Ultrasound is an electronic technology that uses the reflection of pulses of high-frequency sound to produce an image. Ultrasound may be used in a variety of circumstances during pregnancy. It has been assumed that the routine use of ultrasound in early pregnancy will result in the earlier detection of problems and improved management of pregnancy complications when compared with selective use for specific indications such as after clinical complications (e.g. bleeding in early pregnancy), or where there are concerns about fetal growth.
The focus of this review is routine early pregnancy ultrasound (before 24 weeks). We included 11 randomised controlled trials involving 37,505 women. Early ultrasound improved the early detection of multiple pregnancies and improved gestational dating, which may result in fewer inductions for post maturity. The detection of fetal malformation was addressed in detail in only two of the trials. There was no evidence of a significant difference between the screened and control groups for perinatal death. Results do not show that routine scans reduce adverse outcomes for babies or lead to less health service use by mothers and babies. Long-term follow-up of children exposed to scans before birth did not indicate that scans have a detrimental effect on children's physical or intellectual development. Studies were carried out over three decades and technical advances in equipment, more widespread use of ultrasonography, and increased training and expertise of operators may have resulted in more effective sonography.
Early ultrasound improves the early detection of multiple pregnancies and improved gestational dating may result in fewer inductions for post maturity. Caution needs to be exercised in interpreting the results of aspects of this review in view of the fact that there is considerable variability in both the timing and the number of scans women received.
Diagnostic ultrasound is a sophisticated electronic technology, which utilises pulses of high-frequency sound to produce an image. Diagnostic ultrasound examination may be employed in a variety of specific circumstances during pregnancy such as after clinical complications, or where there are concerns about fetal growth. Because adverse outcomes may also occur in pregnancies without clear risk factors, assumptions have been made that routine ultrasound in all pregnancies will prove beneficial by enabling earlier detection and improved management of pregnancy complications. Routine screening may be planned for early pregnancy, late gestation, or both. The focus of this review is routine early pregnancy ultrasound.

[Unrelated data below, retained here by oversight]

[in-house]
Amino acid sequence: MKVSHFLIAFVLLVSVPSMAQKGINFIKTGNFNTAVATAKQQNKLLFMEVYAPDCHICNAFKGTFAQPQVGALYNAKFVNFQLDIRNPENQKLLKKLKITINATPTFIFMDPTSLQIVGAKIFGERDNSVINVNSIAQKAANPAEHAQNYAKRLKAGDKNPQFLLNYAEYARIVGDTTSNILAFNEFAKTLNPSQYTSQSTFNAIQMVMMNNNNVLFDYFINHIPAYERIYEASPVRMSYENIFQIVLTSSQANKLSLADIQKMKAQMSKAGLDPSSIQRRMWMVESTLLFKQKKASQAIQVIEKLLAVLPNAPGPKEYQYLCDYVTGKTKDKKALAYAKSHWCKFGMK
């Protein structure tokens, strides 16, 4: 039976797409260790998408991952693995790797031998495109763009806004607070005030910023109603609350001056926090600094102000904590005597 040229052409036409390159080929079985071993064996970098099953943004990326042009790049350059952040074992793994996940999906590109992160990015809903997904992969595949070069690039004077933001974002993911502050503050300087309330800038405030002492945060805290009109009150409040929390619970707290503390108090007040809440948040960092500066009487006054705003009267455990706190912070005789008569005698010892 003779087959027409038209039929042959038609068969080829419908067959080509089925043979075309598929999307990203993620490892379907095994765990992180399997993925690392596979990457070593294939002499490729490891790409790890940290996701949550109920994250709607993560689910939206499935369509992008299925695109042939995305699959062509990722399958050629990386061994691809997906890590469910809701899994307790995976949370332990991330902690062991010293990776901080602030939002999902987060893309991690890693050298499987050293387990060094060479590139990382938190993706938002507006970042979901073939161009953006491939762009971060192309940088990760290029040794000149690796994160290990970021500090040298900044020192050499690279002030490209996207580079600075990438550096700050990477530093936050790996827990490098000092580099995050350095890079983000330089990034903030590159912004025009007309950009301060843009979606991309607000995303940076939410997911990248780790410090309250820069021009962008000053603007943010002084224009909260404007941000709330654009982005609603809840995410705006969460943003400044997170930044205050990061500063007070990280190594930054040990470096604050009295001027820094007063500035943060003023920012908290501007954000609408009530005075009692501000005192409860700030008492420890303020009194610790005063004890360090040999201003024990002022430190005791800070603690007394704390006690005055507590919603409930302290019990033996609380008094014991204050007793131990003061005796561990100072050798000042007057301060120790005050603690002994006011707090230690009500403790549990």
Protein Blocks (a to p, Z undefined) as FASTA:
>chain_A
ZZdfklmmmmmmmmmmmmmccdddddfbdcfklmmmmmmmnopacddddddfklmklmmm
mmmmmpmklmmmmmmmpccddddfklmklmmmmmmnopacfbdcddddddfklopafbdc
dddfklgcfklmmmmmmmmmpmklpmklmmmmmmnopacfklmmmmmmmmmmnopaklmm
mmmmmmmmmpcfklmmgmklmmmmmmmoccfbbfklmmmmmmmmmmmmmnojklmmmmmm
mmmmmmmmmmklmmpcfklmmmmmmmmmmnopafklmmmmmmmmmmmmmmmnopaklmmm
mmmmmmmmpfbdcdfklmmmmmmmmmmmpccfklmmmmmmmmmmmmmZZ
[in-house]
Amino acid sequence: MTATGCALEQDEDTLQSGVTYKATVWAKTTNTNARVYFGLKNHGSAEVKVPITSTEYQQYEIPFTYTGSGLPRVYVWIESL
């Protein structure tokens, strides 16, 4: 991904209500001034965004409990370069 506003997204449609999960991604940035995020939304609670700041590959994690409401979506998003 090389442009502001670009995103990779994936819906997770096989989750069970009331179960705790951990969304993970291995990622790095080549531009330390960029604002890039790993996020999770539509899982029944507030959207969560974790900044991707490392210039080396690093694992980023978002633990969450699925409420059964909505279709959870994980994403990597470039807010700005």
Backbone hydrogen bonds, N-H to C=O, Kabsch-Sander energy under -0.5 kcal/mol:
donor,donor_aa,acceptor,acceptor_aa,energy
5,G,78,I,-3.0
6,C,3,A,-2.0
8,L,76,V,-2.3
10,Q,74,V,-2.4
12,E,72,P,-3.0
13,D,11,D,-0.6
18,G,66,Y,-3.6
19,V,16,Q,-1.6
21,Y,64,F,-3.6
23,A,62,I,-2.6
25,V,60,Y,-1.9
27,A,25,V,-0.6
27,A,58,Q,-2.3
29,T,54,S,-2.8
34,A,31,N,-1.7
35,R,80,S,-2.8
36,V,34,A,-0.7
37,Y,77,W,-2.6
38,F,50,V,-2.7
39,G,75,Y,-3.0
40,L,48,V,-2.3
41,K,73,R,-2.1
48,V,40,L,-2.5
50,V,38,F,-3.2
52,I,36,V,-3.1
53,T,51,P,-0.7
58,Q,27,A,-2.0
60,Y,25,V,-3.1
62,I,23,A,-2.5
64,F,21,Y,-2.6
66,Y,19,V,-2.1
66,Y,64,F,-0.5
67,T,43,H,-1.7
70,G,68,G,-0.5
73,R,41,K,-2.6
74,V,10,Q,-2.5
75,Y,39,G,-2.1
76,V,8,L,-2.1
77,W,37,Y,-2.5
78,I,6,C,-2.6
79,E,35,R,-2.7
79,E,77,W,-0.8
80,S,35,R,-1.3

To assess whether routine early pregnancy ultrasound for fetal assessment (i.e. its use as a screening technique) influences the diagnosis of fetal malformations, multiple pregnancies, the rate of clinical interventions, and the incidence of adverse fetal outcome when compared with the selective use of early pregnancy ultrasound (for specific indications).
We searched the Cochrane Pregnancy and Childbirth Group's Trials Register (30 March 2015) and reference lists of retrieved studies.
Published, unpublished, and ongoing randomised controlled trials that compared outcomes in women who experienced routine versus selective early pregnancy ultrasound (i.e. less than 24 weeks' gestation). We have included quasi-randomised trials.
Two review authors independently assessed trials for inclusion and risk of bias, extracted data and checked them for accuracy. We used the Review Manager software to enter and analyse data.
Routine/revealed ultrasound versus selective ultrasound/concealed: 11 trials including 37,505 women. Ultrasound for fetal assessment in early pregnancy reduces the failure to detect multiple pregnancy by 24 weeks' gestation (risk ratio (RR) 0.07, 95% confidence interval (CI) 0.03 to 0.17; participants = 295; studies = 7), moderate quality of evidence). Routine scans improve the detection of major fetal abnormality before 24 weeks' gestation (RR 3.46, 95% CI 1.67 to 7.14; participants = 387; studies = 2, moderate quality of evidence). Routine scan is associated with a reduction in inductions of labour for 'post term' pregnancy (RR 0.59, 95% CI 0.42 to 0.83; participants = 25,516; studies = 8), but the evidence related to this outcome is of low quality, because most of the pooled effect was provided by studies with design limitation with presence of heterogeneity (I² = 68%). Ultrasound for fetal assessment in early pregnancy does not impact on perinatal death (defined as stillbirth after trial entry, or death of a liveborn infant up to 28 days of age) (RR 0.89, 95% CI 0.70 to 1.12; participants = 35,735; studies = 10, low quality evidence). Routine scans do not seem to be associated with reductions in adverse outcomes for babies or in health service use by mothers and babies. Long-term follow-up of children exposed to scan in utero does not indicate that scans have a detrimental effect on children's physical or cognitive development.
The review includes several large, well-designed trials but lack of blinding was a problem common to all studies and this may have an effect on some outcomes. The quality of evidence was assessed for all review primary outcomes and was judged as moderate or low. Downgrading of evidence was based on including studies with design limitations, imprecision of results and presence of heterogeneity.